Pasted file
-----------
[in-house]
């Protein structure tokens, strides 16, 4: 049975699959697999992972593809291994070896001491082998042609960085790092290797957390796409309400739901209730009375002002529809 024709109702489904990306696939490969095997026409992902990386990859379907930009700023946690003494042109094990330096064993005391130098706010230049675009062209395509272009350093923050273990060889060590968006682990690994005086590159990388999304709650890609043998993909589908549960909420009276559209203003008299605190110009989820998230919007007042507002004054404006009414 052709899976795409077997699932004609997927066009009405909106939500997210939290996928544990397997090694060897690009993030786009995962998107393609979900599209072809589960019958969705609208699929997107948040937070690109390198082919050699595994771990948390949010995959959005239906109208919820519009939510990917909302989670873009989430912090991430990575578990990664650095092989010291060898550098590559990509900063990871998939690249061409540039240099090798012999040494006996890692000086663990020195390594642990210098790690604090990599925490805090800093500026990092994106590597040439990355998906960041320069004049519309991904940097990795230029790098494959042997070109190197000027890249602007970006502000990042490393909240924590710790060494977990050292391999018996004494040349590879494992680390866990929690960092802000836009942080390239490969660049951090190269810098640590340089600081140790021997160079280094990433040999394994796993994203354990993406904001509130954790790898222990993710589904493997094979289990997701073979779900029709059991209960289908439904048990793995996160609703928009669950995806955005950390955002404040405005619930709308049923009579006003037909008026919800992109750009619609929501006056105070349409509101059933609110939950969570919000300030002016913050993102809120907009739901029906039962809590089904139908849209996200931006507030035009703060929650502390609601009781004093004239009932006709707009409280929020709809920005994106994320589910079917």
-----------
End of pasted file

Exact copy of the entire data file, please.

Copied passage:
[in-house]
């Protein structure tokens, strides 16, 4: 049975699959697999992972593809291994070896001491082998042609960085790092290797957390796409309400739901209730009375002002529809 024709109702489904990306696939490969095997026409992902990386990859379907930009700023946690003494042109094990330096064993005391130098706010230049675009062209395509272009350093923050273990060889060590968006682990690994005086590159990388999304709650890609043998993909589908549960909420009276559209203003008299605190110009989820998230919007007042507002004054404006009414 052709899976795409077997699932004609997927066009009405909106939500997210939290996928544990397997090694060897690009993030786009995962998107393609979900599209072809589960019958969705609208699929997107948040937070690109390198082919050699595994771990948390949010995959959005239906109208919820519009939510990917909302989670873009989430912090991430990575578990990664650095092989010291060898550098590559990509900063990871998939690249061409540039240099090798012999040494006996890692000086663990020195390594642990210098790690604090990599925490805090800093500026990092994106590597040439990355998906960041320069004049519309991904940097990795230029790098494959042997070109190197000027890249602007970006502000990042490393909240924590710790060494977990050292391999018996004494040349590879494992680390866990929690960092802000836009942080390239490969660049951090190269810098640590340089600081140790021997160079280094990433040999394994796993994203354990993406904001509130954790790898222990993710589904493997094979289990997701073979779900029709059991209960289908439904048990793995996160609703928009669950995806955005950390955002404040405005619930709308049923009579006003037909008026919800992109750009619609929501006056105070349409509101059933609110939950969570919000300030002016913050993102809120907009739901029906039962809590089904139908849209996200931006507030035009703060929650502390609601009781004093004239009932006709707009409280929020709809920005994106994320589910079917």